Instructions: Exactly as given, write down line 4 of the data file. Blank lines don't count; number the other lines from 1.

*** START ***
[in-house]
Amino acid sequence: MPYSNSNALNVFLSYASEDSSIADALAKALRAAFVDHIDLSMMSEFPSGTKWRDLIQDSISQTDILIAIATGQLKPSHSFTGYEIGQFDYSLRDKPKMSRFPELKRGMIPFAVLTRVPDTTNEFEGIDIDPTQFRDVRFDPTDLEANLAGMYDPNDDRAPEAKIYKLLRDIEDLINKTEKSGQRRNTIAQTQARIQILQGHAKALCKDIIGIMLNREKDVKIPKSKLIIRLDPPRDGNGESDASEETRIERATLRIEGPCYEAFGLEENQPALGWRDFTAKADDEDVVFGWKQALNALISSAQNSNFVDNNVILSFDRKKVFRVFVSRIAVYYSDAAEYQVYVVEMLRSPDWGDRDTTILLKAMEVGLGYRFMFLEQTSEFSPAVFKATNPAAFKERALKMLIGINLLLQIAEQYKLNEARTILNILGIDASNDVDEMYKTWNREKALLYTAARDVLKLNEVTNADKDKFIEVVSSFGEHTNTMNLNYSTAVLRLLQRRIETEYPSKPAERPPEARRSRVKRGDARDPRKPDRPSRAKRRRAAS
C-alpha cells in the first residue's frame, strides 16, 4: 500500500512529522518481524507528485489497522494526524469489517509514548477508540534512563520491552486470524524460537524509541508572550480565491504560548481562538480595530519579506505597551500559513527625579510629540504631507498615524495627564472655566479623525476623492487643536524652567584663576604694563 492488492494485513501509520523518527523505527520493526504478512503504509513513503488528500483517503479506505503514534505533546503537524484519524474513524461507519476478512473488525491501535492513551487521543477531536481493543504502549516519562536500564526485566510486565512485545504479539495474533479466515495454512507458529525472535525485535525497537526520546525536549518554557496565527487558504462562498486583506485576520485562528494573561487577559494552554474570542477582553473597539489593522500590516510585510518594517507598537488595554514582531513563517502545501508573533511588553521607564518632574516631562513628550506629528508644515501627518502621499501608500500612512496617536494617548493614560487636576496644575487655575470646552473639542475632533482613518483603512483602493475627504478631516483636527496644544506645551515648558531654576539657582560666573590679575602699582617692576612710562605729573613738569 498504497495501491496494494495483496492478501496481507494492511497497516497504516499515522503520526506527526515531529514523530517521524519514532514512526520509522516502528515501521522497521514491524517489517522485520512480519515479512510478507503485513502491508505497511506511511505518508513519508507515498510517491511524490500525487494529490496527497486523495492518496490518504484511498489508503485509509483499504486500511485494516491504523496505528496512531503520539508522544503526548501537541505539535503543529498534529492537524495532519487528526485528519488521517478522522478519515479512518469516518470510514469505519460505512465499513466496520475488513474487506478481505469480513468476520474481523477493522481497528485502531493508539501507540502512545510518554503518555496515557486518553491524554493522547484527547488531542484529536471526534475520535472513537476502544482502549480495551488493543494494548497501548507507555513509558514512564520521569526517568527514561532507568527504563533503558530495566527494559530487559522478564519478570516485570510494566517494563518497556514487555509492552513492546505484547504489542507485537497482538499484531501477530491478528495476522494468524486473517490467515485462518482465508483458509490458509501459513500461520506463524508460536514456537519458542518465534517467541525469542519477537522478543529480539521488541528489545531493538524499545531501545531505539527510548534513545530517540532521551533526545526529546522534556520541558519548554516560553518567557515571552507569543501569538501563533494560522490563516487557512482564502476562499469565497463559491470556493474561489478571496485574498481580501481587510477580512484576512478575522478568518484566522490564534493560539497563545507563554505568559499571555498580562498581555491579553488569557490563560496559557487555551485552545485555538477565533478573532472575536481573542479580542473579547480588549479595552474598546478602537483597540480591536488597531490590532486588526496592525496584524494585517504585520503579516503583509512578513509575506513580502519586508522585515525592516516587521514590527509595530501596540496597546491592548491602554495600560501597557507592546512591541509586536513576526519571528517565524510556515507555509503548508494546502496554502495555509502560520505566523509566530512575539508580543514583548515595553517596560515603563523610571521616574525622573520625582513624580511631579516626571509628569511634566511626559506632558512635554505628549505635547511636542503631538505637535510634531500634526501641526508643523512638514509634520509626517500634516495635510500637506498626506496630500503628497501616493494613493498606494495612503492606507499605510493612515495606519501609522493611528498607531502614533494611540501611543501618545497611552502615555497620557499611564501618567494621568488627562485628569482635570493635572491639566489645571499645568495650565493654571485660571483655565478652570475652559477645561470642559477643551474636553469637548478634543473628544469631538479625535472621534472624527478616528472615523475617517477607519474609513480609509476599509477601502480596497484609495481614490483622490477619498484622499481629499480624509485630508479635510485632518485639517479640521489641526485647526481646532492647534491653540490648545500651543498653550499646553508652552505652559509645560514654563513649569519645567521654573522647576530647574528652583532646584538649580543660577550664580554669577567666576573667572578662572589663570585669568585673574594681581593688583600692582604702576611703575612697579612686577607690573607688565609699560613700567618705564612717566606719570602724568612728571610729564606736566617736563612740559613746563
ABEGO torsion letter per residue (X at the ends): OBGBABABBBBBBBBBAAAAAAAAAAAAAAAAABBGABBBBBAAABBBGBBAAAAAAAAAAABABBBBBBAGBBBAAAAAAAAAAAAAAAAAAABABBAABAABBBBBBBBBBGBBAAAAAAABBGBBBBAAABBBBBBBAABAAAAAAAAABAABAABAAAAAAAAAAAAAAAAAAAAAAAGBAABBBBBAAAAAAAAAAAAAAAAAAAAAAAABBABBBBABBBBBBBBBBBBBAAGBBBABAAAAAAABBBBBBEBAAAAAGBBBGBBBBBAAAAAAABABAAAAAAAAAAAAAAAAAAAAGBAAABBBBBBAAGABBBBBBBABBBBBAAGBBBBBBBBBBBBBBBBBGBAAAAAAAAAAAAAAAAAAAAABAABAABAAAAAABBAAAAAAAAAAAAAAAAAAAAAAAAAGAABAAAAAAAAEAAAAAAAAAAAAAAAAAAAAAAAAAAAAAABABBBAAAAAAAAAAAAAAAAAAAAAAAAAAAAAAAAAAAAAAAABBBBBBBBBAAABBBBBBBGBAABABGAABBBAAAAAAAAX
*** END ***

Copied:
ABEGO torsion letter per residue (X at the ends): OBGBABABBBBBBBBBAAAAAAAAAAAAAAAAABBGABBBBBAAABBBGBBAAAAAAAAAAABABBBBBBAGBBBAAAAAAAAAAAAAAAAAAABABBAABAABBBBBBBBBBGBBAAAAAAABBGBBBBAAABBBBBBBAABAAAAAAAAABAABAABAAAAAAAAAAAAAAAAAAAAAAAGBAABBBBBAAAAAAAAAAAAAAAAAAAAAAAABBABBBBABBBBBBBBBBBBBAAGBBBABAAAAAAABBBBBBEBAAAAAGBBBGBBBBBAAAAAAABABAAAAAAAAAAAAAAAAAAAAGBAAABBBBBBAAGABBBBBBBABBBBBAAGBBBBBBBBBBBBBBBBBGBAAAAAAAAAAAAAAAAAAAAABAABAABAAAAAABBAAAAAAAAAAAAAAAAAAAAAAAAAGAABAAAAAAAAEAAAAAAAAAAAAAAAAAAAAAAAAAAAAAABABBBAAAAAAAAAAAAAAAAAAAAAAAAAAAAAAAAAAAAAAAABBBBBBBBBAAABBBBBBBGBAABABGAABBBAAAAAAAAX